One of the most common insults to today’s emerging adults is that they’re lazy. According to this view, young people are ‘slackers’ who avoid work whenever possible, preferring to sponge off their parents for as long as they can get away with it. One of the reasons they avoid real work is that have an inflated sense of entitlement. They expect work to be fun, and if it’s not fun, they refuse to do it.
It’s true that emerging adults have high hopes for work, and even, yes, a sense of being entitled to enjoy their work. Ian, a 22-year-old who was interviewed for my 2004 book, chose to go into journalism, even though he knew that: ‘If I’m a journalist making $20,000 a year, my dad [a wealthy physician] makes vastly more than that.’ More important than the money was finding a job that he could love. ‘If I enjoy thoroughly doing what I’m doing in life, then I would be better off than my dad.’ Emerging adults enter the workplace seeking what I call identity-based work, meaning a job that will be a source of self-fulfillment and make the most of their talents and interests. They want a job that they will look forward to doing when they get up each morning.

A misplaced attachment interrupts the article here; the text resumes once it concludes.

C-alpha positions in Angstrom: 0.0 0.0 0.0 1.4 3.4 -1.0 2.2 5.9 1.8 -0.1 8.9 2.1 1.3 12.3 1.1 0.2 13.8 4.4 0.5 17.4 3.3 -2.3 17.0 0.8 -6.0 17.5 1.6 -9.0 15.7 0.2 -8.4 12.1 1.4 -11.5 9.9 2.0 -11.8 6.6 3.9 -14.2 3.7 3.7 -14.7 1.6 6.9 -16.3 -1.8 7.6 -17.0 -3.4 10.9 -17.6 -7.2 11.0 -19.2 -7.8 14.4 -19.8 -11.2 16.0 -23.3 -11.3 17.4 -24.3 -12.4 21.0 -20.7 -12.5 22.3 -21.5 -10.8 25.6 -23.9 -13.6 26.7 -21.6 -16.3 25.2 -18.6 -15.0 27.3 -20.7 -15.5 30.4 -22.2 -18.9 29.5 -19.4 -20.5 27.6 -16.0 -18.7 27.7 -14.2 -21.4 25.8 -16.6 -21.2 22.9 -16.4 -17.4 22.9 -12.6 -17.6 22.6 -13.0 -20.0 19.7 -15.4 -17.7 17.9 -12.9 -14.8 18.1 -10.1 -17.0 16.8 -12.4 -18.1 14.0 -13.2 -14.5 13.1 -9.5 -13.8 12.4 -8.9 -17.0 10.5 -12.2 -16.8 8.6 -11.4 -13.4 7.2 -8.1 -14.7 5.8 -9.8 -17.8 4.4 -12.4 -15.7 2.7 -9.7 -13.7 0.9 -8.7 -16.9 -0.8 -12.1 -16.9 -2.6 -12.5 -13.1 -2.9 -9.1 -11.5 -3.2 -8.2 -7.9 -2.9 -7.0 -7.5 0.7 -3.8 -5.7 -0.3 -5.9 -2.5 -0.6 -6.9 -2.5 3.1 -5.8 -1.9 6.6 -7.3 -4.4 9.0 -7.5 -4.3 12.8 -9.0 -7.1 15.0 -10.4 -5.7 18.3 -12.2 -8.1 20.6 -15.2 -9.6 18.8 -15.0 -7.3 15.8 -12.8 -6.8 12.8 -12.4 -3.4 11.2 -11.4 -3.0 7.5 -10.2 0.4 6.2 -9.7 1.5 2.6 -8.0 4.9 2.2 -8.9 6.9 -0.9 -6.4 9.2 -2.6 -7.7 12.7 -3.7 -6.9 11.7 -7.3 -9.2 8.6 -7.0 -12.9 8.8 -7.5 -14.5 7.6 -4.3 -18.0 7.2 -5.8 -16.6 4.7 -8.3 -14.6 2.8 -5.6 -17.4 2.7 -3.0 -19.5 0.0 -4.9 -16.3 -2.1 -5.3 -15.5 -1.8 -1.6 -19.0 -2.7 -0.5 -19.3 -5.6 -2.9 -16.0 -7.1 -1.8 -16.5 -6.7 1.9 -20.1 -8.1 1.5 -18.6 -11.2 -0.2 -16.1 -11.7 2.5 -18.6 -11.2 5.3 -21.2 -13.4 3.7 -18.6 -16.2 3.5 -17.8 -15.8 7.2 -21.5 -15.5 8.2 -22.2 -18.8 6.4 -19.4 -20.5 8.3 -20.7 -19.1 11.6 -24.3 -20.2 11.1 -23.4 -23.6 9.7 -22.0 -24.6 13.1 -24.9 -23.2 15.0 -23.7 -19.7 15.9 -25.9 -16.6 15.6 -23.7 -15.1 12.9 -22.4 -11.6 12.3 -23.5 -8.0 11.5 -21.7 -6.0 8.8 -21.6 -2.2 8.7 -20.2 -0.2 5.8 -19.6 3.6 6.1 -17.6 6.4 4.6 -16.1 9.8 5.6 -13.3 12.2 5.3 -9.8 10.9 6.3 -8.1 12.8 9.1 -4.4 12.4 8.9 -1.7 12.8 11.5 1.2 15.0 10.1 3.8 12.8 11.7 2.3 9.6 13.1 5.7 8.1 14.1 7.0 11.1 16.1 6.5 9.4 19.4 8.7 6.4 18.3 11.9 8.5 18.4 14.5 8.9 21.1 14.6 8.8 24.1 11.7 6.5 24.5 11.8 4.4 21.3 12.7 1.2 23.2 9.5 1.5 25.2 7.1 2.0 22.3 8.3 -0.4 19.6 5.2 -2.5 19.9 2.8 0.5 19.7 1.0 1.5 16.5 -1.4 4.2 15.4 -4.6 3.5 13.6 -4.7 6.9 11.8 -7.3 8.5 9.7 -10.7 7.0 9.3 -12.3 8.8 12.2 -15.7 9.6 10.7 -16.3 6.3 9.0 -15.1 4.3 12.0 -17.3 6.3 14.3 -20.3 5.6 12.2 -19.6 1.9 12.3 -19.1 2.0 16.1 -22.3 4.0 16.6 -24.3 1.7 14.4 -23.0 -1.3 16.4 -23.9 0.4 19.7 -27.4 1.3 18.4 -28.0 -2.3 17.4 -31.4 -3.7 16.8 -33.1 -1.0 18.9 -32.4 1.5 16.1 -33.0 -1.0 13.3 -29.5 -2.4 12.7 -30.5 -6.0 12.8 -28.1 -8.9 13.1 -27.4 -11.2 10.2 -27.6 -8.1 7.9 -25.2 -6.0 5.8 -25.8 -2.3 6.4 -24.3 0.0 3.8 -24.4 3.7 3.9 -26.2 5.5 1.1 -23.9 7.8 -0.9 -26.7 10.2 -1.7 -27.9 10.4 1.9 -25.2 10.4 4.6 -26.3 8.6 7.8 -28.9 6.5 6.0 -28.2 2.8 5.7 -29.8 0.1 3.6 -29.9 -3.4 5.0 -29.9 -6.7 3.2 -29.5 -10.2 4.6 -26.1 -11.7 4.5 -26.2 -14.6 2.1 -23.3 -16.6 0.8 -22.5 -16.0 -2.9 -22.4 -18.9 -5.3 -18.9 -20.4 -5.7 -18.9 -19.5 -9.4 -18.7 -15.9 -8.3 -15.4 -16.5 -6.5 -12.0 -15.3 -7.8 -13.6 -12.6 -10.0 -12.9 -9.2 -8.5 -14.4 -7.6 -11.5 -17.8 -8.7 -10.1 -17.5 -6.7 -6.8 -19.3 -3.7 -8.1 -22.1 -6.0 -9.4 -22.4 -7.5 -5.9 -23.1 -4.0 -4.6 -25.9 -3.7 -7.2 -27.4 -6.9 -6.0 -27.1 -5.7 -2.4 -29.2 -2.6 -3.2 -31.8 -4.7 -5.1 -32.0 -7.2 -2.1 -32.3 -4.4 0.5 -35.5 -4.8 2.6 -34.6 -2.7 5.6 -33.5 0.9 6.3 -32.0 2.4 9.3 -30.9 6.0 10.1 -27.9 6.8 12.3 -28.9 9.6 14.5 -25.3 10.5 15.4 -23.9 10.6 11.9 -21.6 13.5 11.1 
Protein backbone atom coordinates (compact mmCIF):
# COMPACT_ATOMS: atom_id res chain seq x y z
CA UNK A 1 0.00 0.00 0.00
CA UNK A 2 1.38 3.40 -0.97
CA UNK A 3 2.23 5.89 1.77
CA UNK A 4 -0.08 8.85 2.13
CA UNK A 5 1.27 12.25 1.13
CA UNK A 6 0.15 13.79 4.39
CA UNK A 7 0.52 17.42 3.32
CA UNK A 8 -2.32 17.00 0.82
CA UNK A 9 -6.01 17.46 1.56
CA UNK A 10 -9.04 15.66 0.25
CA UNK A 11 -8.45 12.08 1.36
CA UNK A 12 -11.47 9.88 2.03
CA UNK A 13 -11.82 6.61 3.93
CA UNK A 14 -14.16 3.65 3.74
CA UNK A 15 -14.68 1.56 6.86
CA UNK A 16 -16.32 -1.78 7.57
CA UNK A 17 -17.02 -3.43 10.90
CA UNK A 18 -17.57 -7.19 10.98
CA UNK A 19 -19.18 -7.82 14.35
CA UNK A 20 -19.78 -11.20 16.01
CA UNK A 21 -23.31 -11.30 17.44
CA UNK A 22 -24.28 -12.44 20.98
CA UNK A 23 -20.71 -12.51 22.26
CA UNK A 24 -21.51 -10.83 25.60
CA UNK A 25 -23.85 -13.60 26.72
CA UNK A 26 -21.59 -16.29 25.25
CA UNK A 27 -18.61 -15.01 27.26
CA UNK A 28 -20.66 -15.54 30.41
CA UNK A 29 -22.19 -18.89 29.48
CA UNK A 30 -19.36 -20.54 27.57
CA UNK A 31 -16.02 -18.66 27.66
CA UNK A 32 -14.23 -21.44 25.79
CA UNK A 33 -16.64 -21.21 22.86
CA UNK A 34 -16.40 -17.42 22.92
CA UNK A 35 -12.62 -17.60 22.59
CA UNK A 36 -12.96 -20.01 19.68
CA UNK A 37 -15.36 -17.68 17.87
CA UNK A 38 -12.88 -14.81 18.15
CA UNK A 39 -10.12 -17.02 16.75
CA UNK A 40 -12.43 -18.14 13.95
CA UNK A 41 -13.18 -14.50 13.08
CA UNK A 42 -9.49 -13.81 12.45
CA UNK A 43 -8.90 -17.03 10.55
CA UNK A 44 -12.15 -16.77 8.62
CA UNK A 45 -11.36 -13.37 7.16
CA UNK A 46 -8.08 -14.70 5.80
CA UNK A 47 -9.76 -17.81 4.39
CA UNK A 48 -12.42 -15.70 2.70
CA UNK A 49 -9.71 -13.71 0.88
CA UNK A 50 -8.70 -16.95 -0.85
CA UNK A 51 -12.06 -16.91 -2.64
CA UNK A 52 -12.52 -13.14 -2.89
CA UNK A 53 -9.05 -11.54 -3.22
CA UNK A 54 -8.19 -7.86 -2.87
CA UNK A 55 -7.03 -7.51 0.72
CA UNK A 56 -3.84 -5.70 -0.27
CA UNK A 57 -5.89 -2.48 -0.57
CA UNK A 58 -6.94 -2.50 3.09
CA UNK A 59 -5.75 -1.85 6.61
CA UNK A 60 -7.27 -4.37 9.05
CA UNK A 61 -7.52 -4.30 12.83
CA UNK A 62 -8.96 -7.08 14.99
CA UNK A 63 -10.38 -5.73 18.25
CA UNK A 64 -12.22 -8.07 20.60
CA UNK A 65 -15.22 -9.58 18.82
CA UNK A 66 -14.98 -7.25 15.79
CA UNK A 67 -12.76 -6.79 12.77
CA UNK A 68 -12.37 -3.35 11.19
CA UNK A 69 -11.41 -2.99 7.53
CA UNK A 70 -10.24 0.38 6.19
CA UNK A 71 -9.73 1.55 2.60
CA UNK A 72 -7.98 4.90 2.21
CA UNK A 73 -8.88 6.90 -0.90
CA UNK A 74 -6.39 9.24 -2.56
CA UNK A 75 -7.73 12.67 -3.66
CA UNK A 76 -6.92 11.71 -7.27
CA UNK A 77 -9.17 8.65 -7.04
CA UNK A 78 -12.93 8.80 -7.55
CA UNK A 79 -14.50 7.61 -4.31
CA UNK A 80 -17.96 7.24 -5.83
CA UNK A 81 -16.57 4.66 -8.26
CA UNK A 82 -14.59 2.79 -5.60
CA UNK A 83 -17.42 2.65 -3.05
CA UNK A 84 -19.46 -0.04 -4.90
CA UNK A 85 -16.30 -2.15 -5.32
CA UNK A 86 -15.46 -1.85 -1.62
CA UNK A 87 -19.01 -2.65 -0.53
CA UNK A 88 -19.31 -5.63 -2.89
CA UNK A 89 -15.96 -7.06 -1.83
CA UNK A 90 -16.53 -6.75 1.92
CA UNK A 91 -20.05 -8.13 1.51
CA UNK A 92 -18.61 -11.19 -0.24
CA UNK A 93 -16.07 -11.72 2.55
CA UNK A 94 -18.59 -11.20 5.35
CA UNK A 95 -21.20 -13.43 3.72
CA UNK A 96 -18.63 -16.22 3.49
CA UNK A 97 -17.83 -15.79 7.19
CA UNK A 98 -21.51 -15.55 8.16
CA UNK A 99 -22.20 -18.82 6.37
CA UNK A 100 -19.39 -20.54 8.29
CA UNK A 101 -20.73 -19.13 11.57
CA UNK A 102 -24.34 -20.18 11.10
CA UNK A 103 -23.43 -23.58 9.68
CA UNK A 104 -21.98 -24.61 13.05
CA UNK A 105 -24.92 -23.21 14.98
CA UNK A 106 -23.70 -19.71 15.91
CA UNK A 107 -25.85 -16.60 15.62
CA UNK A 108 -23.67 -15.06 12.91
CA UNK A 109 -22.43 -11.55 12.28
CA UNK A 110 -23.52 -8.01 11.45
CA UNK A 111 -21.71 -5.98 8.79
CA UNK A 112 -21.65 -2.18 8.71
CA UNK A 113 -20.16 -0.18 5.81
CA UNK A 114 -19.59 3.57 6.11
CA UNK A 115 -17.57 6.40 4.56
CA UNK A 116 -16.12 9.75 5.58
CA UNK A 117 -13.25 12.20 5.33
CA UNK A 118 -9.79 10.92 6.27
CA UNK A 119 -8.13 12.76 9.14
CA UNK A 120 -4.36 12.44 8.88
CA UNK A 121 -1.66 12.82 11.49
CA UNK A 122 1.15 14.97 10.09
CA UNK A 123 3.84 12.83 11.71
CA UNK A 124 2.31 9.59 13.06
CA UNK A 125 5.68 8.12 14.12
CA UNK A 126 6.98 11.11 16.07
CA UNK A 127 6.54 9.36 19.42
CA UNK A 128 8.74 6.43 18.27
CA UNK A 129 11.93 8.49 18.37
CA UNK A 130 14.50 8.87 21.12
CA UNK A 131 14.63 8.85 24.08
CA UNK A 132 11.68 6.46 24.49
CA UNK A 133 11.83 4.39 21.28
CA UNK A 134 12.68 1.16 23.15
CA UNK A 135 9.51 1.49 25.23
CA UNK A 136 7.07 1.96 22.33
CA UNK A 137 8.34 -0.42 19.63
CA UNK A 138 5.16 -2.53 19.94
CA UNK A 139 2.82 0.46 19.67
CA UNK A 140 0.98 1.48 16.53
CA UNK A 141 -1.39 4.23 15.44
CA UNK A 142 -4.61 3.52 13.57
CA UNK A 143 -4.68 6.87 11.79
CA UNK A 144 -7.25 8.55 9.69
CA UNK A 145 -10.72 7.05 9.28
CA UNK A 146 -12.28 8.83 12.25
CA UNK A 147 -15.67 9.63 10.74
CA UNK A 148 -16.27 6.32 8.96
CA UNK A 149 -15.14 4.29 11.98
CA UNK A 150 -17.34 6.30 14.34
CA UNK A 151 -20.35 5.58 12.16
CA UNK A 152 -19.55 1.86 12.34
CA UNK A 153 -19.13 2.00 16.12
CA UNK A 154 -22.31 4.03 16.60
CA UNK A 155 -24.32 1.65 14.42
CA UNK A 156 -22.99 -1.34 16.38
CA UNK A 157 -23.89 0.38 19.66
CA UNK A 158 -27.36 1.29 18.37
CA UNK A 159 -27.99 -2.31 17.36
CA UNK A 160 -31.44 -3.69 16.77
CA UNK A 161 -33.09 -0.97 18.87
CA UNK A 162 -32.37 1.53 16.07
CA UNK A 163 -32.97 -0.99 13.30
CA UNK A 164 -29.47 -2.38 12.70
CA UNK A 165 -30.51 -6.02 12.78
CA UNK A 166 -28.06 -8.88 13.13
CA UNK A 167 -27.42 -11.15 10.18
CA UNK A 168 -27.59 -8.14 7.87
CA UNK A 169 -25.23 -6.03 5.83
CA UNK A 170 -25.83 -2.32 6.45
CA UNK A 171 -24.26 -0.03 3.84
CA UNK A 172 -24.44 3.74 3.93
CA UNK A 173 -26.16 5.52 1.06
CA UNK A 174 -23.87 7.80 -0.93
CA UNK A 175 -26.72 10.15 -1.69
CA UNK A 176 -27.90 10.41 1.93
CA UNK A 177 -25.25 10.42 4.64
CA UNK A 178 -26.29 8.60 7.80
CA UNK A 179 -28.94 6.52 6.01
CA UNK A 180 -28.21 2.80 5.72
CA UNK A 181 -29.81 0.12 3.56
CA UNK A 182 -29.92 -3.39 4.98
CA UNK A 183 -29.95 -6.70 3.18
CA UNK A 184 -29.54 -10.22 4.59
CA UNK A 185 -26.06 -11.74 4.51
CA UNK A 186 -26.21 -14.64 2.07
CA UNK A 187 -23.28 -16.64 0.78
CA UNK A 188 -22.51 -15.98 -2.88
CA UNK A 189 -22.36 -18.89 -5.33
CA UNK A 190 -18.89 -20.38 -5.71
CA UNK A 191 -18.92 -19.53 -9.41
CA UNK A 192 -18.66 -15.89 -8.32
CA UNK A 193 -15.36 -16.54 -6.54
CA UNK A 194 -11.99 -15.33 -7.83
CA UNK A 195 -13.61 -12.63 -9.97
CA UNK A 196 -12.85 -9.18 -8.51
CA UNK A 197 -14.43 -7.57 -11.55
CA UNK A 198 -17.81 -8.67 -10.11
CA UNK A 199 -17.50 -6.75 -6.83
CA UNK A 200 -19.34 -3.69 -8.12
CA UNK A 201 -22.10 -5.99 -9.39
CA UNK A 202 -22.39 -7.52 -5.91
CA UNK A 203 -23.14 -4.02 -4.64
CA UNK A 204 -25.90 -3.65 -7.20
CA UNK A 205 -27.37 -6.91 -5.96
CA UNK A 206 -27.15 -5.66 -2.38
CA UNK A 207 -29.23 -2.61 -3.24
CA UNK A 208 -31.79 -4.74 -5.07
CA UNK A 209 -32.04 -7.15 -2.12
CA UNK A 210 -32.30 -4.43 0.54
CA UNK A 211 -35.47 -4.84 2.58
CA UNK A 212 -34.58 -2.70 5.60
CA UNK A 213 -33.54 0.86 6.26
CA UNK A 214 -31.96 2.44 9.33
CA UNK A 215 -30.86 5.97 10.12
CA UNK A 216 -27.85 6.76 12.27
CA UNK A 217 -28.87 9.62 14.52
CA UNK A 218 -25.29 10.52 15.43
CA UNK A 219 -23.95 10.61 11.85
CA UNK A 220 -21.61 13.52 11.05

You might think that this is not a realistic expectation for work, and you are right. But keep in mind it was their parents’ generation, the Baby Boomers, who invented the idea that work should be fun. No one had ever thought so before. Baby Boomers rejected the traditional assumption that work was a dreary but unavoidable part of the human condition. They declared that they didn’t want to spend their lives simply slaving away – and their children grew up in this new world, assuming that work should be meaningful and self-fulfilling. Now that those children are emerging adults, their Baby Boomer parents and employers grumble at their presumptuousness.
So, yes, emerging adults today have high and often unrealistic expectations for work, but lazy? That’s laughably false. While they look for their elusive dream job, they don’t simply sit around and play video games and update their Facebook page all day. The great majority of them spend most of their twenties in a series of unglamorous, low-paying jobs as they search for something better. The average American holds ten different jobs between the ages of 18 and 29, and most of them are the kinds of jobs that promise little respect and less money. Have you noticed who is waiting on your table at the restaurant, working the counter at the retail store, stocking the shelves at the supermarket? Most of them are emerging adults. Many of them are working and attending school at the same time, trying to make ends meet while they strive to move up the ladder. It’s unfair to tar the many hard-working emerging adults with a stereotype that is true for only a small percentage of them.